--volume "$PWD":/code
        --volume /var/run/docker.sock:/var/run/docker.sock
        "registry.gitlab.com/gitlab-org/ci-cd/codequality:$SP_VERSION" /code
  artifacts:
      paths: [gl-code-quality-report.json]

Alternatively the job name could be codeclimate or codequality and the artifact name could be codeclimate.json. These names have been deprecated with GitLab 11.0 and may be removed in the next major release, GitLab 12.0.

For GitLab 10.3 and earlier, the job should look like:

codequality:
  image: docker:latest
  variables:
    DOCKER_DRIVER: overlay
  services:
    - docker:dind
  script:
    - docker pull codeclimate/codeclimate:0.69.0
    - docker run --env CODECLIMATE_CODE="$PWD" --volume "$PWD":/code --volume /var/run/docker.sock:/var/run/docker.sock --volume /tmp/cc:/tmp/cc codeclimate/codeclimate:0.69.0 init
    - docker run --env CODECLIMATE_CODE="$PWD" --volume "$PWD":/code --volume /var/run/docker.sock:/var/run/docker.sock --volume /tmp/cc:/tmp/cc codeclimate/codeclimate:0.69.0 analyze -f json > codeclimate.json || true
  artifacts:
    paths: [codeclimate.json]

Configuring jobs using variables

The Code Quality job supports environment variables that users can set to configure job execution at runtime.

For a list of available environment variables, see Environment variables.

Implementing a custom tool

It’s possible to have a custom tool provide Code Quality reports in GitLab. To do this:

  1. Define a job in your .gitlab-ci.yml file that generates the Code Quality report artifact.
  2. Configure your tool to generate the Code Quality report artifact as a JSON file that implements a subset of the Code Climate spec.

The Code Quality report artifact JSON file must contain an array of objects with the following properties:

Name Description
description A description of the code quality violation.
fingerprint A unique fingerprint to identify the code quality violation. For example, an MD5 hash.
location.path The relative path to the file containing the code quality violation.
location.lines.begin The line on which the code quality violation occurred.

Example:

[
  {
    "description": "'unused' is assigned a value but never used.",
    "fingerprint": "7815696ecbf1c96e6894b779456d330e",
    "location": {
      "path": "lib/index.js",
      "lines": {
        "begin": 42
      }
    }
  }
]
Note: Although the Code Climate spec supports more properties, those are ignored by GitLab.

Code Quality reports

Once the Code Quality job has completed:

  • The full list of code quality violations generated by a pipeline is available in the Code Quality tab of the Pipeline Details page.
  • Potential changes to code quality are shown directly in the merge request. The Code Quality widget in the merge request compares the reports from the base and head of the branch, then lists any violations that will be resolved or created when the branch is merged.
  • The full JSON report is available as a downloadable artifact for the code_quality job.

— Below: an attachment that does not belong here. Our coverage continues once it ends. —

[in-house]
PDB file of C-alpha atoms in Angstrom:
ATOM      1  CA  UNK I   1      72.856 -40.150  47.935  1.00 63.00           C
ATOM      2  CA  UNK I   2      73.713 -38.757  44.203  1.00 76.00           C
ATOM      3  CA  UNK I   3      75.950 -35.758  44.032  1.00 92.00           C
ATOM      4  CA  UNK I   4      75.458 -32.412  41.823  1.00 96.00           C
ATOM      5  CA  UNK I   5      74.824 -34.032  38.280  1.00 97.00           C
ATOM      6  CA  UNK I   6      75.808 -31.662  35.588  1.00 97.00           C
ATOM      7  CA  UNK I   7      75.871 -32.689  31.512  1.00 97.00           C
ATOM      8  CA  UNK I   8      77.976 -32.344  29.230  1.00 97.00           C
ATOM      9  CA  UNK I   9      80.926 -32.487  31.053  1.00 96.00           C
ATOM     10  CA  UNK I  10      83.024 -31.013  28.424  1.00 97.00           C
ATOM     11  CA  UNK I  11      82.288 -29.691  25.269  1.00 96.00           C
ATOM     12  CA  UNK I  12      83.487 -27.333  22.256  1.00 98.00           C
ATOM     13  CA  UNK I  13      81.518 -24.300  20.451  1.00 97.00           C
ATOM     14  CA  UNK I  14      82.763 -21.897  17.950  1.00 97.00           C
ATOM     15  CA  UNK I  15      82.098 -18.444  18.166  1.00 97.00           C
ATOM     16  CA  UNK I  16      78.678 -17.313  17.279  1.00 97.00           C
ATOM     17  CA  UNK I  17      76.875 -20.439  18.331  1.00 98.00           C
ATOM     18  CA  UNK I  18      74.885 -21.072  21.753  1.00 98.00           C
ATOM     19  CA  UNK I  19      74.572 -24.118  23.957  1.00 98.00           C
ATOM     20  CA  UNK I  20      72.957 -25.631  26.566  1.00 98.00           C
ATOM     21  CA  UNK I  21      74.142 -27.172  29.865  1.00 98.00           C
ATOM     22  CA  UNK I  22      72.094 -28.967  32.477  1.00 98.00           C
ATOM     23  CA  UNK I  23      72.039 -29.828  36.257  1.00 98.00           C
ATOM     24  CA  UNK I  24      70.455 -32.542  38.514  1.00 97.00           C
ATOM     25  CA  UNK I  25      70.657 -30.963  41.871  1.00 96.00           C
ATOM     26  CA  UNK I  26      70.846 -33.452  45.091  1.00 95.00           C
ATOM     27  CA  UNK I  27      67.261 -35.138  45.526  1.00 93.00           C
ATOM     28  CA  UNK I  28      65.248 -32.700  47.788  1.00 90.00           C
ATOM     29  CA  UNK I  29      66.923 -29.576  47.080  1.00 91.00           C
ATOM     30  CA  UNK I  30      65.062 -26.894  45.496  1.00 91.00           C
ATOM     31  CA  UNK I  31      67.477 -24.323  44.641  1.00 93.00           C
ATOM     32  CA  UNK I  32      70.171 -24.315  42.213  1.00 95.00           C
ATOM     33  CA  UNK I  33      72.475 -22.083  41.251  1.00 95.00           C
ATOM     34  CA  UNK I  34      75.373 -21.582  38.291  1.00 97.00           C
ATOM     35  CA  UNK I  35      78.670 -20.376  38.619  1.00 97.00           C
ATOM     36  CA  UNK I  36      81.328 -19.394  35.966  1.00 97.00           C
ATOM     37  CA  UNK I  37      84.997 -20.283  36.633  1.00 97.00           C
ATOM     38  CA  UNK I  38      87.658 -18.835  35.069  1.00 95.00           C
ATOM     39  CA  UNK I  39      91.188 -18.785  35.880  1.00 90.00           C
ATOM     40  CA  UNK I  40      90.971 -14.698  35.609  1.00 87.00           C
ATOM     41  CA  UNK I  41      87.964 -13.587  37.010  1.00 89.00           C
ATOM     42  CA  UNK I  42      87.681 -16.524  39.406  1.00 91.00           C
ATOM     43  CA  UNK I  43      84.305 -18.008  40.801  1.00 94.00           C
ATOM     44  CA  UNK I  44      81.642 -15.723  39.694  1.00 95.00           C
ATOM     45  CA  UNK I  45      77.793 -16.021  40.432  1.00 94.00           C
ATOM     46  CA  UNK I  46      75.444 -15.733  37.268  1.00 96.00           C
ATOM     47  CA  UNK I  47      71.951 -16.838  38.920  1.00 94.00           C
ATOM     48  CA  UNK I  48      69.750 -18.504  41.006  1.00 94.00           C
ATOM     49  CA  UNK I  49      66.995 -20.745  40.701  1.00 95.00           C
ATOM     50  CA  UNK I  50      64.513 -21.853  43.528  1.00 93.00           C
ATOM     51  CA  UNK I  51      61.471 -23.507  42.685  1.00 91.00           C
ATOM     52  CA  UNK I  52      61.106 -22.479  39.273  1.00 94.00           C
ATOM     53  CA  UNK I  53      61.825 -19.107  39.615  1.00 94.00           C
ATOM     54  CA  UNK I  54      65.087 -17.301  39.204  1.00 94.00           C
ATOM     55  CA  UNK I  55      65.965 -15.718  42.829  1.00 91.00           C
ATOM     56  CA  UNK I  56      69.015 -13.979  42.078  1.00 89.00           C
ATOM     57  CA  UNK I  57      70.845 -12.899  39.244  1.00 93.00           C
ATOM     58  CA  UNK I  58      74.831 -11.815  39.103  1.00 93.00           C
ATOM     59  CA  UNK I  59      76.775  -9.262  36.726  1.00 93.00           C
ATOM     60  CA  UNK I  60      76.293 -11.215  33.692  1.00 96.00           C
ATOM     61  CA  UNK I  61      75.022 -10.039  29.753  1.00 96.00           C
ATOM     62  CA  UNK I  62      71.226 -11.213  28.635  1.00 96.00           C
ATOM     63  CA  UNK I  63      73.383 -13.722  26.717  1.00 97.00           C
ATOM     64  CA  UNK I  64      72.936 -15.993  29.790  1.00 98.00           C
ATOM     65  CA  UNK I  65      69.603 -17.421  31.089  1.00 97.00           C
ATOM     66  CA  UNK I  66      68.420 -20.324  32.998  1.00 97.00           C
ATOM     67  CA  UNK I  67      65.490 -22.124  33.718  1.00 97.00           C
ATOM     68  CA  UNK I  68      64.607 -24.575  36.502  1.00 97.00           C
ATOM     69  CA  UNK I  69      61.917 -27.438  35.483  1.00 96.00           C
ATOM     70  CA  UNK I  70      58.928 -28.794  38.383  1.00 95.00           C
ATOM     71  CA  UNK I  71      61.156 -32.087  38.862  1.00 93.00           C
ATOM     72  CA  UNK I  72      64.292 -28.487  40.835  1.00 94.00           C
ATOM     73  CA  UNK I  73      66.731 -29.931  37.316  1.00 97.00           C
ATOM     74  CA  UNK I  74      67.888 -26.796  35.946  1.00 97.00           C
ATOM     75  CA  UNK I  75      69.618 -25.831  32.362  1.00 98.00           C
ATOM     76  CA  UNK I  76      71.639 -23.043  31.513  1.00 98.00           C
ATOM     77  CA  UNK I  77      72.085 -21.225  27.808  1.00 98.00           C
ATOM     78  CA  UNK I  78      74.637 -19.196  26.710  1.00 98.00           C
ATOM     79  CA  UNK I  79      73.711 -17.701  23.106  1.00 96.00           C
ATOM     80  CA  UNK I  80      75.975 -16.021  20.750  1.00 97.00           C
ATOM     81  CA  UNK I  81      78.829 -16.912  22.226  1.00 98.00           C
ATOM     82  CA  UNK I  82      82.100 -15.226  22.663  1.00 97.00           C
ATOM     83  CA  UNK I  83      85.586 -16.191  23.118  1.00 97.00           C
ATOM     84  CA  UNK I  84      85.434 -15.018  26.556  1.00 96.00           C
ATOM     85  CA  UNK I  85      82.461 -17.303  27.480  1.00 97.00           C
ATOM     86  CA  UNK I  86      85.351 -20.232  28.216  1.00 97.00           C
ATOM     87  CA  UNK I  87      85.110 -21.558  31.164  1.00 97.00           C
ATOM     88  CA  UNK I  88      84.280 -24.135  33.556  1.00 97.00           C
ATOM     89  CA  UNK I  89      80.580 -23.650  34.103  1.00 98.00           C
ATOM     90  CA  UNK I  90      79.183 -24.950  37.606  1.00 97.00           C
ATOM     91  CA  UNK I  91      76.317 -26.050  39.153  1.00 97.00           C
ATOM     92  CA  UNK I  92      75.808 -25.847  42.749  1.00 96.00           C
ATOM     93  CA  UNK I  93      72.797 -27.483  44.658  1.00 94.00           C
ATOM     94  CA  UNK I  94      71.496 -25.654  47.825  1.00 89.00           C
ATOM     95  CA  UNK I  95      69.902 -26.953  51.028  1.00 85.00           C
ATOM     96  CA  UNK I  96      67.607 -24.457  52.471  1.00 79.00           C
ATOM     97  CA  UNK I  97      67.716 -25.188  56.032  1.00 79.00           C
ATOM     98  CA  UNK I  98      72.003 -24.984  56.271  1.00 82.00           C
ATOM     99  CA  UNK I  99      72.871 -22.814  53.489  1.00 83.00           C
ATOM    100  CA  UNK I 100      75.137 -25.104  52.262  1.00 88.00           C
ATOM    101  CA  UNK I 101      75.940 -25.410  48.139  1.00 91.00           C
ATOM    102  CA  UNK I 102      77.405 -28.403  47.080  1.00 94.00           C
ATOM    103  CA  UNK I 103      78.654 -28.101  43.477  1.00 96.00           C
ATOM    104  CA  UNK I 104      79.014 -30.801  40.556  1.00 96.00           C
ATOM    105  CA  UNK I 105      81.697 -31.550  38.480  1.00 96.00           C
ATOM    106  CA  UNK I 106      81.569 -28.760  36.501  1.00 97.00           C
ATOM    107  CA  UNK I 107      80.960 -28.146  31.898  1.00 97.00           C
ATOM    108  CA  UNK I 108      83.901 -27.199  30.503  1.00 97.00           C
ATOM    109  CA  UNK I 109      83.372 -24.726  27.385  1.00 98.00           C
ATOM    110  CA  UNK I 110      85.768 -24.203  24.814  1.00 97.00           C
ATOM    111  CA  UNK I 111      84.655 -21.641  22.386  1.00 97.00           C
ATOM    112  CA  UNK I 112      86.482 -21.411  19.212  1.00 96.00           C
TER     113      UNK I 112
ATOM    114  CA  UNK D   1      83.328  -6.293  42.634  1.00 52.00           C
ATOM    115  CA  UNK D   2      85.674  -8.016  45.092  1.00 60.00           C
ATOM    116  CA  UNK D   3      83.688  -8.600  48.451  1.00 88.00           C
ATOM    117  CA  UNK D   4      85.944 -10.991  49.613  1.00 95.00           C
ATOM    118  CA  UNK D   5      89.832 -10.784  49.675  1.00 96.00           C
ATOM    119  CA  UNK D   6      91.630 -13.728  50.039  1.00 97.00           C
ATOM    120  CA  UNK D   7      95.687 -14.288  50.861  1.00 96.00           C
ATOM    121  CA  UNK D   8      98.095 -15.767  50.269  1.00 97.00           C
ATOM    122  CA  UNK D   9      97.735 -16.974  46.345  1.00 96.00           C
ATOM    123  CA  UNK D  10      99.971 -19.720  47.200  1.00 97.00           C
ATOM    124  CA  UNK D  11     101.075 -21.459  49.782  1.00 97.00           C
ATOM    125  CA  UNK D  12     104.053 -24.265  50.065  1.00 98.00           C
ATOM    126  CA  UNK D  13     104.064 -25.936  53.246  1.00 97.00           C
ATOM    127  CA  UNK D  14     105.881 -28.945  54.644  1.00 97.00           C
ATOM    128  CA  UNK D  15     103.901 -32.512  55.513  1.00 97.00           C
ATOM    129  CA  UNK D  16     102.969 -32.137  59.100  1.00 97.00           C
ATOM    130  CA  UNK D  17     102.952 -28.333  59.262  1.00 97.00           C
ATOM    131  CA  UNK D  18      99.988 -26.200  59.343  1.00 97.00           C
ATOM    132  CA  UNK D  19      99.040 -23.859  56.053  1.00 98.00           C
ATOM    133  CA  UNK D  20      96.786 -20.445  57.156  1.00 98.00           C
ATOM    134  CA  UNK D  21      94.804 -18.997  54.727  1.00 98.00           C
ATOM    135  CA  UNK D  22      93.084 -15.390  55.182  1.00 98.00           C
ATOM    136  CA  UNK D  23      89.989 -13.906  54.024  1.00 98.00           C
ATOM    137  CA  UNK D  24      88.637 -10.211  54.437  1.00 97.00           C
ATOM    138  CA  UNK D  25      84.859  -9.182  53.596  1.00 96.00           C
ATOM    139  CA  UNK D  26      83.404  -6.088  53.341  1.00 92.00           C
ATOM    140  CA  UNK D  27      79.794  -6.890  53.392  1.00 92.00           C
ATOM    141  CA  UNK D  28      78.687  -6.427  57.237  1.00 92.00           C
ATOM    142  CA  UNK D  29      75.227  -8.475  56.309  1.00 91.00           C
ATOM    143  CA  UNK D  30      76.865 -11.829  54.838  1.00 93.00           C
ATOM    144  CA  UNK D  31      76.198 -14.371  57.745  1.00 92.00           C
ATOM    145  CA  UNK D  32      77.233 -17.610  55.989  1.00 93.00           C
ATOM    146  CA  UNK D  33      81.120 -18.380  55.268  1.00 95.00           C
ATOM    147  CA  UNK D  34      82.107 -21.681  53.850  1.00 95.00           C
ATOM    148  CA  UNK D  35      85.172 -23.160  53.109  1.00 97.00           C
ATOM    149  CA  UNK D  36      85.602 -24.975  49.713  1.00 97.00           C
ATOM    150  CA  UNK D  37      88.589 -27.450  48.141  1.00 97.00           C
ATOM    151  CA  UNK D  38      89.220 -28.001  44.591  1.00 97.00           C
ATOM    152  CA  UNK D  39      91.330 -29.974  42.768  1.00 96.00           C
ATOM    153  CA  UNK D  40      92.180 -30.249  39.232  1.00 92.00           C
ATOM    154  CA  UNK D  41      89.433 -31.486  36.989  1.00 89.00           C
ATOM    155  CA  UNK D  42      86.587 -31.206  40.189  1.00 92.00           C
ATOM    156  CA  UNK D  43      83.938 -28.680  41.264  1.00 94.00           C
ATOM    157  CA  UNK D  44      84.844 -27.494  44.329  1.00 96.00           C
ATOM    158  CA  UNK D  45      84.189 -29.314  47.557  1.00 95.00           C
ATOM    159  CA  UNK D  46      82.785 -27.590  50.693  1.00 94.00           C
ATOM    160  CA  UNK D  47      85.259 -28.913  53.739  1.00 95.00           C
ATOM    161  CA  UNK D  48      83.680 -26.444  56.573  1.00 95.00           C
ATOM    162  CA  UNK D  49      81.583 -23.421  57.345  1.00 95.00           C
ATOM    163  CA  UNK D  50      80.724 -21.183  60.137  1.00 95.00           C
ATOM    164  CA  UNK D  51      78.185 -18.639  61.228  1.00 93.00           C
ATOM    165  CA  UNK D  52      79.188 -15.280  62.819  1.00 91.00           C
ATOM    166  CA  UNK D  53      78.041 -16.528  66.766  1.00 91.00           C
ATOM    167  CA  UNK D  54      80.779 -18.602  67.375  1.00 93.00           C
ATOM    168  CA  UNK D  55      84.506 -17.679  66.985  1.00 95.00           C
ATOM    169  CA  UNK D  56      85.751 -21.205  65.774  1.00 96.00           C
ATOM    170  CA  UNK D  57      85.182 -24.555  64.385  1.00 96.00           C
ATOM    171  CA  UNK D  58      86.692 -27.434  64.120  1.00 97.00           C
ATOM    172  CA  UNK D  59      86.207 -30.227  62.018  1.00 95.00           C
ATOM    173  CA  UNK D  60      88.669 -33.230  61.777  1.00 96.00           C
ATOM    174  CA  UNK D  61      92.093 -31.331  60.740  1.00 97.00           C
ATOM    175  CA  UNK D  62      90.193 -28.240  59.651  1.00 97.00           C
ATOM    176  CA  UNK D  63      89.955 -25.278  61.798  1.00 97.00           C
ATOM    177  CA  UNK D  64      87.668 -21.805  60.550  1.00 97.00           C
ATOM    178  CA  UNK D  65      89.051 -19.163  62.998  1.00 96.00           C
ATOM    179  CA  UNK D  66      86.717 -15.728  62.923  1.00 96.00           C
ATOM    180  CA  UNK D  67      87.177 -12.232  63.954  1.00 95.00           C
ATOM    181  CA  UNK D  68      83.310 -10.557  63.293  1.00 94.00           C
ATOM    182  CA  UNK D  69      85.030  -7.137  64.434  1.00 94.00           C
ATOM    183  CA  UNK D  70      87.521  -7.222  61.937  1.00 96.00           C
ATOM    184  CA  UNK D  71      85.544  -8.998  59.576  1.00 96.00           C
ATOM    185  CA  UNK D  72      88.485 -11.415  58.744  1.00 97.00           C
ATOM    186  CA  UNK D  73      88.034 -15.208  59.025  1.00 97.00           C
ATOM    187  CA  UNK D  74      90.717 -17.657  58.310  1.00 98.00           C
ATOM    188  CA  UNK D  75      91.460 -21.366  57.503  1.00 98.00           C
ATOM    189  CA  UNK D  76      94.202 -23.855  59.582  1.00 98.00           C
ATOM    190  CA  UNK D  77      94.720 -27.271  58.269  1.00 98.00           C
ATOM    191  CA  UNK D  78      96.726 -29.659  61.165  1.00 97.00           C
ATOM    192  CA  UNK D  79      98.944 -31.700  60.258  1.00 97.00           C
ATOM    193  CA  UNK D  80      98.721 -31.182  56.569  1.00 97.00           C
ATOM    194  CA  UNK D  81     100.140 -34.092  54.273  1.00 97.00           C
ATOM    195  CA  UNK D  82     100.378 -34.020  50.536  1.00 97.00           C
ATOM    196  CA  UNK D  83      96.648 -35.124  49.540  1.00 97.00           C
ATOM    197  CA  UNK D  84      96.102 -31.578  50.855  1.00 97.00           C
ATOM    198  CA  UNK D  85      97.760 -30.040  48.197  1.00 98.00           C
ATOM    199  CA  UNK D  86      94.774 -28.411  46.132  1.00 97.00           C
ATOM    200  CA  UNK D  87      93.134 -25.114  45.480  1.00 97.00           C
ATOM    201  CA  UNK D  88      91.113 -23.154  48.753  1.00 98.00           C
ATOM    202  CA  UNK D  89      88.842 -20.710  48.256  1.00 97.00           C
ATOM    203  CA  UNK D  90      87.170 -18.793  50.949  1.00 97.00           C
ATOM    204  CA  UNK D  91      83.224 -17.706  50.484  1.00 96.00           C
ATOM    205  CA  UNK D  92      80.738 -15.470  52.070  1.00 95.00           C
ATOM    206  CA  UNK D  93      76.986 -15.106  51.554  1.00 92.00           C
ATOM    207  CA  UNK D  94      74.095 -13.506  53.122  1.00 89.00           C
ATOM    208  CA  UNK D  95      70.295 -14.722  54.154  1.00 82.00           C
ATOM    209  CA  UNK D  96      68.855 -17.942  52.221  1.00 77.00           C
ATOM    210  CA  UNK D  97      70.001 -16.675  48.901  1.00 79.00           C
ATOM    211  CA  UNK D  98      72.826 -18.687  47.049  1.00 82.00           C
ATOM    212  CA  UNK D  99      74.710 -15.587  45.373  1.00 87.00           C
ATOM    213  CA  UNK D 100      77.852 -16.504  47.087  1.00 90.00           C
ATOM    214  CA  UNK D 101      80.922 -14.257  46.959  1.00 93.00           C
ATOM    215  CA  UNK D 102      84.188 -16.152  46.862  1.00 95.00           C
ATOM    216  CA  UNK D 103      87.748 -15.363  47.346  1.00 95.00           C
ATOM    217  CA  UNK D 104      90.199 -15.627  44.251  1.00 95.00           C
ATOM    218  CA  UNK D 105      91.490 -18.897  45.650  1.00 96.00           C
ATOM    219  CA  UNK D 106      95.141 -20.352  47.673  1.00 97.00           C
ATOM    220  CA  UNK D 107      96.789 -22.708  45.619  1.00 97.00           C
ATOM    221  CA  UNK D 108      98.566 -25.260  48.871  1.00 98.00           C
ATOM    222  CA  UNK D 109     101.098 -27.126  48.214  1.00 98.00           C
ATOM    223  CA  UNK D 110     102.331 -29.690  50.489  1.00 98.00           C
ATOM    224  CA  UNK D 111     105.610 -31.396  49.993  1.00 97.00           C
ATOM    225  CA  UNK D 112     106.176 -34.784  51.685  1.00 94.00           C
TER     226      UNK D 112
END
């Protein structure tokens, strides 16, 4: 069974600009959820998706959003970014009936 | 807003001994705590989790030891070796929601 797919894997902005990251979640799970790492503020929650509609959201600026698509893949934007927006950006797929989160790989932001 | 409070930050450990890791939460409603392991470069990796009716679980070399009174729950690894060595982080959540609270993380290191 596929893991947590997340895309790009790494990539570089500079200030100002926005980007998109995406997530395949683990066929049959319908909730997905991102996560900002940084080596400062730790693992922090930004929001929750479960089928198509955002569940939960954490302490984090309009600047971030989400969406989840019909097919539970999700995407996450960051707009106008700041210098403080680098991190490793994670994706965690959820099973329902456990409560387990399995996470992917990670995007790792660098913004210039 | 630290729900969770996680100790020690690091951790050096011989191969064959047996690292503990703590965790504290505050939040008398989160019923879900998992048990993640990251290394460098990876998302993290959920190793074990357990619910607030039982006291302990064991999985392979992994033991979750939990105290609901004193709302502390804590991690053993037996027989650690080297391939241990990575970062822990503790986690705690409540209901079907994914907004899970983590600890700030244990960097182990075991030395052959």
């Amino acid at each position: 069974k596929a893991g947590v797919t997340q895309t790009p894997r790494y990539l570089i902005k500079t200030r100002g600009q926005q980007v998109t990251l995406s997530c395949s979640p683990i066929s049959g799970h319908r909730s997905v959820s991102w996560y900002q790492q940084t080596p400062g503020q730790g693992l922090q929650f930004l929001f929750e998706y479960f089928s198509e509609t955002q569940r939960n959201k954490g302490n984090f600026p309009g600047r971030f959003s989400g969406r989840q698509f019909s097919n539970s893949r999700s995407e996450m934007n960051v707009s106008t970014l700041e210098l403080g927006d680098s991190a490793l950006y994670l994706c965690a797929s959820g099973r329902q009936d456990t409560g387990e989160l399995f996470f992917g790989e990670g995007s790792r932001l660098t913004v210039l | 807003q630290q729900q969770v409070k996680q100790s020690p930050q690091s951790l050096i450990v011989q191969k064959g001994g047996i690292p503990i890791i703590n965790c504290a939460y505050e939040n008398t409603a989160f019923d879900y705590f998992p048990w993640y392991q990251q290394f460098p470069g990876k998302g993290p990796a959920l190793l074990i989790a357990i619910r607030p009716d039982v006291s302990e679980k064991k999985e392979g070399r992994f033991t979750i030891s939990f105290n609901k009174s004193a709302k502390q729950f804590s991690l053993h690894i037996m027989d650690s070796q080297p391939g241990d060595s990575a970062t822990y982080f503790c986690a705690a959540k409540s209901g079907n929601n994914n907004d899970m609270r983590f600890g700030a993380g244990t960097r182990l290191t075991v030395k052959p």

Extending functionality

Using Analysis Plugins

Should there be a need to extend the default functionality provided by Code Quality, as stated in Code Quality, Analysis Plugins are available.

For example, to use the SonarJava analyzer, add a file named .codeclimate.yml containing the enablement code for the plugin to the root of your repository:

version: "2"
plugins:
  sonar-java:
    enabled: true

This adds SonarJava to the plugins: section of the default .codeclimate.yml included in your project.

Changes to the plugins: section do not affect the exclude_patterns section of the defeault .codeclimate.yml. See the Code Climate documentation for excluding files and folders for more details.

Here’s an example project that uses Code Quality with a .codeclimate.yml file.

Troubleshooting

Changing the default configuration has no effect

A common issue is that the terms Code Quality (GitLab specific) and Code Climate (Engine used by GitLab) are very similar. You must add a .codeclimate.yml file to change the default configuration, not a .codequality.yml file. If you use the wrong filename, the default .codeclimate.yml is still used.

No Code Quality report is displayed in a Merge Request

This can be due to multiple reasons:

  • You just added the Code Quality job in your .gitlab-ci.yml. The report does not have anything to compare to yet, so no information can be displayed. Future merge requests will have something to compare to.
  • If no degradation or error is detected, nothing will be displayed.
  • The artifacts:expire_in CI/CD setting can cause the Code Quality artifact(s) to expire faster than desired.
  • Large codeclimate.json files (esp. >10 MB) are known to prevent the report from being displayed. As a work-around, try removing properties that are ignored by GitLab. You can:
    • Configure the Code Quality tool to not output those types.
    • Use sed, awk or similar commands in the .gitlab-ci.yml script to edit the codeclimate.json before the job completes.

Only a single Code Quality report is displayed, but more are defined

GitLab only uses the Code Quality artifact from the latest created job (with the largest job ID). If multiple jobs in a pipeline generate a code quality artifact, those of earlier jobs are ignored. To avoid confusion, configure only one job to generate a codeclimate.json.